Find out what happens when your blood pressure becomes high during pregnancy. We’ve included all the implications and treatment plans to help you overcome it.
- Pregnancy-related high blood pressure is a common condition worldwide.
- High blood pressure detected before 20 weeks of pregnancy indicates chronic hypertension, which may turn severe, preeclampsia and eclampsia.
- Both mother and the baby may face complications if the blood pressure becomes abnormally high.
A few women develop high blood pressure during pregnancy. This could lead to pregnancy complications, putting both the mother and the unborn child in danger.
Fortunately, high blood pressure may be controlled and prevented. Timely intervention and monitoring can make the journey smooth with no aftermath post-delivery.
This article discusses high blood pressure during pregnancy in detail, from what it is and what causes it to the treatment options available.
Understanding High Blood Pressure In Pregnancy
Pregnancy-related high blood pressure is a common medical condition that often goes away once you deliver the baby. However, in some cases, it may turn life-threatening.
Blood pressure, as we know, is how strongly your blood is pressing against the blood vessel walls when moving through it.
What Causes Change in Blood Pressure During Pregnancy
Generally, a woman’s blood volume increases during pregnancy. In fact, according to a study, from just before conception until the end of pregnancy, a woman’s blood volume can increase by as much as 45%.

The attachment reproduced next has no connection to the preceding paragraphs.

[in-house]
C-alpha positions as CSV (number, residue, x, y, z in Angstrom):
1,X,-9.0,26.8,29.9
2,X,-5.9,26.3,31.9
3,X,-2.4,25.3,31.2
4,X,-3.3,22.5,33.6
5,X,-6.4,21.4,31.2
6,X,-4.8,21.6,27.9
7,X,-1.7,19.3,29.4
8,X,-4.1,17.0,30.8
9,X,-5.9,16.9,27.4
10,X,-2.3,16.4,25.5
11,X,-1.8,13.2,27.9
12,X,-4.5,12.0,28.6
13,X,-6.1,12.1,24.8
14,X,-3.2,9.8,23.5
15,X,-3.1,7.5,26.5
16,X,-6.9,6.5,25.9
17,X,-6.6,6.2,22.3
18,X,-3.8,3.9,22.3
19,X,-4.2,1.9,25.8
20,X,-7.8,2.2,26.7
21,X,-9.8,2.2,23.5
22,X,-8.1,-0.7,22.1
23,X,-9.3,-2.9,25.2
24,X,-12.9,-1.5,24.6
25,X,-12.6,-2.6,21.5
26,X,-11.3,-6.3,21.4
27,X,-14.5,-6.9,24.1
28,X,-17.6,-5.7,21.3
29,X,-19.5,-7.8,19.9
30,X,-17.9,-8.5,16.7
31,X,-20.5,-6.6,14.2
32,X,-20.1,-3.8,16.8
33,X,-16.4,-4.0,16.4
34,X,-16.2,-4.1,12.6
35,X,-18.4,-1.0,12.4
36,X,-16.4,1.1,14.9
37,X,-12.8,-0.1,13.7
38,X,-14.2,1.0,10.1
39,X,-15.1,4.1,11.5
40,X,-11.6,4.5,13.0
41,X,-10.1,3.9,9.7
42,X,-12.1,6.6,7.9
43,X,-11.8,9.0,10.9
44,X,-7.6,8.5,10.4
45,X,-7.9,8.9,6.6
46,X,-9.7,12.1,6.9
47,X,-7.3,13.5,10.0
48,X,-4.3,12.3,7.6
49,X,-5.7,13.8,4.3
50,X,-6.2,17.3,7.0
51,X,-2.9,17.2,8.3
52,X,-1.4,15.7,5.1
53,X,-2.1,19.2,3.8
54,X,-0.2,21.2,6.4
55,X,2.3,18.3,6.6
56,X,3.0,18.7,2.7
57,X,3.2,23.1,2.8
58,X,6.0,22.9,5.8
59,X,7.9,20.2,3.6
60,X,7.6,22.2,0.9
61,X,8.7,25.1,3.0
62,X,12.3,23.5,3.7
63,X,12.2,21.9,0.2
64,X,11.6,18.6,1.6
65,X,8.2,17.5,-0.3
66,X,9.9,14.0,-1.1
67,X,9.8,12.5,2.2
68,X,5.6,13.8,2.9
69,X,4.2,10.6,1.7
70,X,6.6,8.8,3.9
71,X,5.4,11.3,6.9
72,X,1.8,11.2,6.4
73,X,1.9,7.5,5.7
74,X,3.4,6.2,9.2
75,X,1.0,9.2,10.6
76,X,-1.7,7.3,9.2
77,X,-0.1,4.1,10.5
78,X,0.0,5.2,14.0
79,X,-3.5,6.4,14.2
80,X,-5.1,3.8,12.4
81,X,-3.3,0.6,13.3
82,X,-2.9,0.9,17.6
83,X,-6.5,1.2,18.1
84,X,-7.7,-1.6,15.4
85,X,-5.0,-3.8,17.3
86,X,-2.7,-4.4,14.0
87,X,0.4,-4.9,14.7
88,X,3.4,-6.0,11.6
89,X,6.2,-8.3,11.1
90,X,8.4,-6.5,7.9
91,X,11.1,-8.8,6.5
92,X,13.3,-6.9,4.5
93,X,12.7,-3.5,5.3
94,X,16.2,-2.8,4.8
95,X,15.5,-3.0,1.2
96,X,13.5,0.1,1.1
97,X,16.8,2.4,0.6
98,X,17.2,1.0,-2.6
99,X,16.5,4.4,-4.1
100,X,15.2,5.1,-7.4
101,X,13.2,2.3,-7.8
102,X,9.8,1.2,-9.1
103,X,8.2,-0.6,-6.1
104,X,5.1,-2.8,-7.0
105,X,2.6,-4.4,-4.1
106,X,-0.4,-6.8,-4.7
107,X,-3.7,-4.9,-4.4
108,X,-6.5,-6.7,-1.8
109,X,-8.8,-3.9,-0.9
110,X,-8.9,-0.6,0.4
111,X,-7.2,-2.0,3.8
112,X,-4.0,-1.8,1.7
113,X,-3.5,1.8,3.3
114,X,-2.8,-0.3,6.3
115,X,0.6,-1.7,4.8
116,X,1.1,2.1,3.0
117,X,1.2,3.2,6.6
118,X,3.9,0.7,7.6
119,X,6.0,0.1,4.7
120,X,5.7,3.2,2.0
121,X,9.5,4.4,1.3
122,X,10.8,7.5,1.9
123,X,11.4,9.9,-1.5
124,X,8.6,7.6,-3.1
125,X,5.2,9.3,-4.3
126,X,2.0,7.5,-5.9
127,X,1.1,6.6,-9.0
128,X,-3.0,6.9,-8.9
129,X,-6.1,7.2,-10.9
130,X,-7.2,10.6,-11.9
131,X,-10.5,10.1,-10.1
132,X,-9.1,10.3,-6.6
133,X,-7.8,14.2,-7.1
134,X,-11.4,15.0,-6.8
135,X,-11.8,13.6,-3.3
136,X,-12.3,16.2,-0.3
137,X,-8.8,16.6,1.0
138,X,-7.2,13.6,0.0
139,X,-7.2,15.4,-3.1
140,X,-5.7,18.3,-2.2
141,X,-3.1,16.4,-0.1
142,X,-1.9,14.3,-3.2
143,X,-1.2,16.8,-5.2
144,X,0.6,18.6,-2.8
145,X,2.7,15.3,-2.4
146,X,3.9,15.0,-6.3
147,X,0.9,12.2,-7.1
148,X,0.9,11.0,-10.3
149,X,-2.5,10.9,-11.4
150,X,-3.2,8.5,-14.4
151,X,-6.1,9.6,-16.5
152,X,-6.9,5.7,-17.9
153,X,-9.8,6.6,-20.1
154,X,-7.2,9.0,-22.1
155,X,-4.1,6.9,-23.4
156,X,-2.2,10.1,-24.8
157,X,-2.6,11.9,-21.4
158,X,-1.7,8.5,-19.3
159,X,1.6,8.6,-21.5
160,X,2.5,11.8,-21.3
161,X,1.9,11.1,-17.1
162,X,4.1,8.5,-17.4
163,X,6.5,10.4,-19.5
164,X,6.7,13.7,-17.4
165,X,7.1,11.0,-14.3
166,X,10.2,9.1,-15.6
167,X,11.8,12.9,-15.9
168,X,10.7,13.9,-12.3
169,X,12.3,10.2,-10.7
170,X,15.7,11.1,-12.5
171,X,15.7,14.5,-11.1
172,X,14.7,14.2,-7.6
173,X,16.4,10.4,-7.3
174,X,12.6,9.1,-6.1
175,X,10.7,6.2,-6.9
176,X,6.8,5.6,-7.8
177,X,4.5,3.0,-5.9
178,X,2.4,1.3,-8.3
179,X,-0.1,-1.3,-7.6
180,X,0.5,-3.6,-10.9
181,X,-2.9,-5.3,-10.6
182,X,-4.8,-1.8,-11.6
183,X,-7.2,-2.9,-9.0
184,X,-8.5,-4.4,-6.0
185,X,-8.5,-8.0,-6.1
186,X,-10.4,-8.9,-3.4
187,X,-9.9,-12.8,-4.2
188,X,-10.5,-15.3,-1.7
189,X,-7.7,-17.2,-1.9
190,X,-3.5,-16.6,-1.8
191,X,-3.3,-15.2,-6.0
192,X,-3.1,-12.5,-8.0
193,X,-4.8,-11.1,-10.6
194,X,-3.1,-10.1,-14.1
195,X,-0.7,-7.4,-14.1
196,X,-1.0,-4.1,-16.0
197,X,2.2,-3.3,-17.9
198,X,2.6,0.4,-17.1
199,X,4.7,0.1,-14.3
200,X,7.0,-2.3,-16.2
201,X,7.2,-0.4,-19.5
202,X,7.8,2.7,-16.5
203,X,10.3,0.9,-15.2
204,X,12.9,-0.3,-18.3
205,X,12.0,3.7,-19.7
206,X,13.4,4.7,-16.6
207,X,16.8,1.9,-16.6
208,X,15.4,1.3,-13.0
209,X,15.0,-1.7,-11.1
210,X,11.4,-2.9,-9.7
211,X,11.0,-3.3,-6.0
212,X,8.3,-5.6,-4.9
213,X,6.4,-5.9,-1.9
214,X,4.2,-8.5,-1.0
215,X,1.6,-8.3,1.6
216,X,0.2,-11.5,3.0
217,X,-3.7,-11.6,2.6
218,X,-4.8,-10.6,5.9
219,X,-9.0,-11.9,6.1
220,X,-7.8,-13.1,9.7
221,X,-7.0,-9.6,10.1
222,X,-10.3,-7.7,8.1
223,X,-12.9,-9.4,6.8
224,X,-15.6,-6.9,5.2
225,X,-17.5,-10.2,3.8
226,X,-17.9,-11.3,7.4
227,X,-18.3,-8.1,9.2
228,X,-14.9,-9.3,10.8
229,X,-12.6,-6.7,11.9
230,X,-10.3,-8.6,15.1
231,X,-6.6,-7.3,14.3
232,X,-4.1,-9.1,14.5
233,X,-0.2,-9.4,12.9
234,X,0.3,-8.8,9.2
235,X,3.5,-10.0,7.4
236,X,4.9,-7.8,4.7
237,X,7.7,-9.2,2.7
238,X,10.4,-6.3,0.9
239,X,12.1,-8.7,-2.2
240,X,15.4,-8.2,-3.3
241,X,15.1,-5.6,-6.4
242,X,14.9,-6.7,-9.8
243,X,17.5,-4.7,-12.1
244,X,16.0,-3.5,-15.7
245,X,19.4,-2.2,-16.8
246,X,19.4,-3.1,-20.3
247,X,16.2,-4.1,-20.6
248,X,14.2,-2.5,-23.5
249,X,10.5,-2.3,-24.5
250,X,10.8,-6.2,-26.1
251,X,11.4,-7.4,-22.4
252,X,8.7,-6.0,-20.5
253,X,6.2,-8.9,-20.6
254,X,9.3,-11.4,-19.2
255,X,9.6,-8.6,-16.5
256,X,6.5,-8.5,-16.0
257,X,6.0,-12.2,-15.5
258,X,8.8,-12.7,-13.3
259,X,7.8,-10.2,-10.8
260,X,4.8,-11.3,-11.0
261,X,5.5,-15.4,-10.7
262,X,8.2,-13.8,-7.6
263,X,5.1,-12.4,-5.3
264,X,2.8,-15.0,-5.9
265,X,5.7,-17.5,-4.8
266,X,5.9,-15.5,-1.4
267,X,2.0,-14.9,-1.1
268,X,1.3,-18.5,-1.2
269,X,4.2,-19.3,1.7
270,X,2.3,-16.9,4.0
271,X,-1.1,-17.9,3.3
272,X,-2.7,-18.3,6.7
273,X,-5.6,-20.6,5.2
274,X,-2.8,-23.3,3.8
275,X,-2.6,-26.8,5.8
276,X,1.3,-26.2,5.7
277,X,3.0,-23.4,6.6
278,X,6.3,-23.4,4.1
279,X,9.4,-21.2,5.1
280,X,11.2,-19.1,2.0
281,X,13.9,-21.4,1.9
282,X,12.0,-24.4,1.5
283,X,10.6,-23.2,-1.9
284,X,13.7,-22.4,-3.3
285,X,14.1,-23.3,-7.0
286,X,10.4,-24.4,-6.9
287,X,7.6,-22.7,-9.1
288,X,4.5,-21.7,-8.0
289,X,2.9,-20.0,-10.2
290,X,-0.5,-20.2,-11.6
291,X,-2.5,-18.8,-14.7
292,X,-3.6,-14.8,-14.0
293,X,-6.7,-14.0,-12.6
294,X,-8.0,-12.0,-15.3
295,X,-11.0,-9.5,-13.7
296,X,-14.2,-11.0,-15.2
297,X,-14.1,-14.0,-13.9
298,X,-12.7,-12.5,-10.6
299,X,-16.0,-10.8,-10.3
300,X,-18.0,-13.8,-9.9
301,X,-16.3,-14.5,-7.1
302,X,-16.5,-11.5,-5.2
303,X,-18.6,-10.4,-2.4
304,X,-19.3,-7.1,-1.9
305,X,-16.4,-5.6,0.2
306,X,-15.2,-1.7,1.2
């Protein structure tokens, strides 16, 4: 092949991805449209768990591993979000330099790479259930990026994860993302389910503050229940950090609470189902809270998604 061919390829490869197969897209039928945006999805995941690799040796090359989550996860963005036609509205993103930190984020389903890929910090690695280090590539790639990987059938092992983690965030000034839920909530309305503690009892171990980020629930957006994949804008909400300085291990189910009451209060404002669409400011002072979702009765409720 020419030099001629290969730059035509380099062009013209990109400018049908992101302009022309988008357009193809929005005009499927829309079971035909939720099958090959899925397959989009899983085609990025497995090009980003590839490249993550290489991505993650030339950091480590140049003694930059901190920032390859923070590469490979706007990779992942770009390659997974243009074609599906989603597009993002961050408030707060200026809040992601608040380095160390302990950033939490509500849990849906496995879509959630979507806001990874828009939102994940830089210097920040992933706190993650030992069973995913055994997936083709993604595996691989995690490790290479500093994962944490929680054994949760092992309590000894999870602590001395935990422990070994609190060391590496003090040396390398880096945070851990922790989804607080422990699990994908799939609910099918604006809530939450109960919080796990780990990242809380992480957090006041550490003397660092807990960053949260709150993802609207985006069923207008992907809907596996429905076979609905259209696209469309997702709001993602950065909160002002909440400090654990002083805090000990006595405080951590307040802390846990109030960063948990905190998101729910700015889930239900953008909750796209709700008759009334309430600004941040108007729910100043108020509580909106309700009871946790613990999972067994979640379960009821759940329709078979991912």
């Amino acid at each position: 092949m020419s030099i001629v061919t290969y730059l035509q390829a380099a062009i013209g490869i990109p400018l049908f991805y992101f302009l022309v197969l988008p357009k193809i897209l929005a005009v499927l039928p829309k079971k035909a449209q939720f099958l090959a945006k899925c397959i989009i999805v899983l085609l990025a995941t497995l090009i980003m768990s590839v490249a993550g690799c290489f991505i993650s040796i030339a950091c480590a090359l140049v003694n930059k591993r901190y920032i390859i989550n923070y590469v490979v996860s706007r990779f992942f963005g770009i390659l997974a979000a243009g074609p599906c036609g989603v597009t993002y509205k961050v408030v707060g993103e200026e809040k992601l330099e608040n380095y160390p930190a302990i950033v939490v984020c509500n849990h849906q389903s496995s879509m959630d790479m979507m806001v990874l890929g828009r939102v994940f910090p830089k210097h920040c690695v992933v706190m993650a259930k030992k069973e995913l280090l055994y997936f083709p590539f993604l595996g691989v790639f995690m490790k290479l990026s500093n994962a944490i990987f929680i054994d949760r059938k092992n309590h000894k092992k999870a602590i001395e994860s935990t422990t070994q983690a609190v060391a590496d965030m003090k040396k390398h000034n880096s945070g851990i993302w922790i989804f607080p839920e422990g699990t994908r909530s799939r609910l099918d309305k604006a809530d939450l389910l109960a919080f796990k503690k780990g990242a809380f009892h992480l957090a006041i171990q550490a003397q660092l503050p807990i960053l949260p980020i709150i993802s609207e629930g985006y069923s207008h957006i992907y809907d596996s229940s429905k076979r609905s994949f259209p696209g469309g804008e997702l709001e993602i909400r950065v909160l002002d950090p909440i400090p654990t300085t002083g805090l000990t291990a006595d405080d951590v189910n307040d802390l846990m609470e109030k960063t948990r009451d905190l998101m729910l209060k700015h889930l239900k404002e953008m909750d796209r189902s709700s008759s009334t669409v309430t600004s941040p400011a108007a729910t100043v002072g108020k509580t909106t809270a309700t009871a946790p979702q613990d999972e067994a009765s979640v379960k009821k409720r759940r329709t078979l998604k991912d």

This increase in the total blood volume requires much more work for the body, especially for the heart, which must pump extra blood throughout the body.
The left ventricle, which performs most of the heart’s pumping, thus, enlarges and thickens. Yet, the heart pumps blood more forcefully to accommodate the greater amount of blood.
The kidneys release large amounts of vasopressin and other hormones as part of the overall process to increase water retention.
Note: Pregnancy is only one of the reasons for changes in blood pressure. There are many more; here’s an article that discusses other reasons.
What Are The Different Blood Pressure Conditions In Pregnancy?
There are three types of blood pressure that can be noticed during pregnancy.
It is when high blood pressure is detected In the absence of protein in the urine or any heart or renal issues during the pregnancy. Typically, it is seen after 20 weeks of gestation or near the time of delivery.
Gestational hypertension usually subsides once the baby is born. However, the risk of acquiring chronic hypertension is high for pregnant women with gestational hypertension.
A woman may develop chronic hypertension when she already had high blood pressure before she got pregnant. Her high blood pressure may be diagnosed during the first 20 weeks of pregnancy.
When hypertension appears after 20 weeks of pregnancy, preeclampsia ensues. Damage to other organ systems, such as the kidneys, liver, blood, or brain, is linked to preeclampsia.
It is found in 2-8 percent of pregnancies. Preeclampsia is a severe medical condition that can even turn fatal for the baby and the mother. Some expectant women may also develop eclampsia, which can result in seizures.
Note: A pregnant woman may have preeclampsia without protein in the urine.
Signs And Symptoms Of High Blood Pressure During Pregnancy
The signs of elevated blood pressure during pregnancy can occasionally be undetectable or mild. Because of all the changes that occur during pregnancy, it’s critical to understand the signs of high blood pressure, possibly on a blood pressure chart.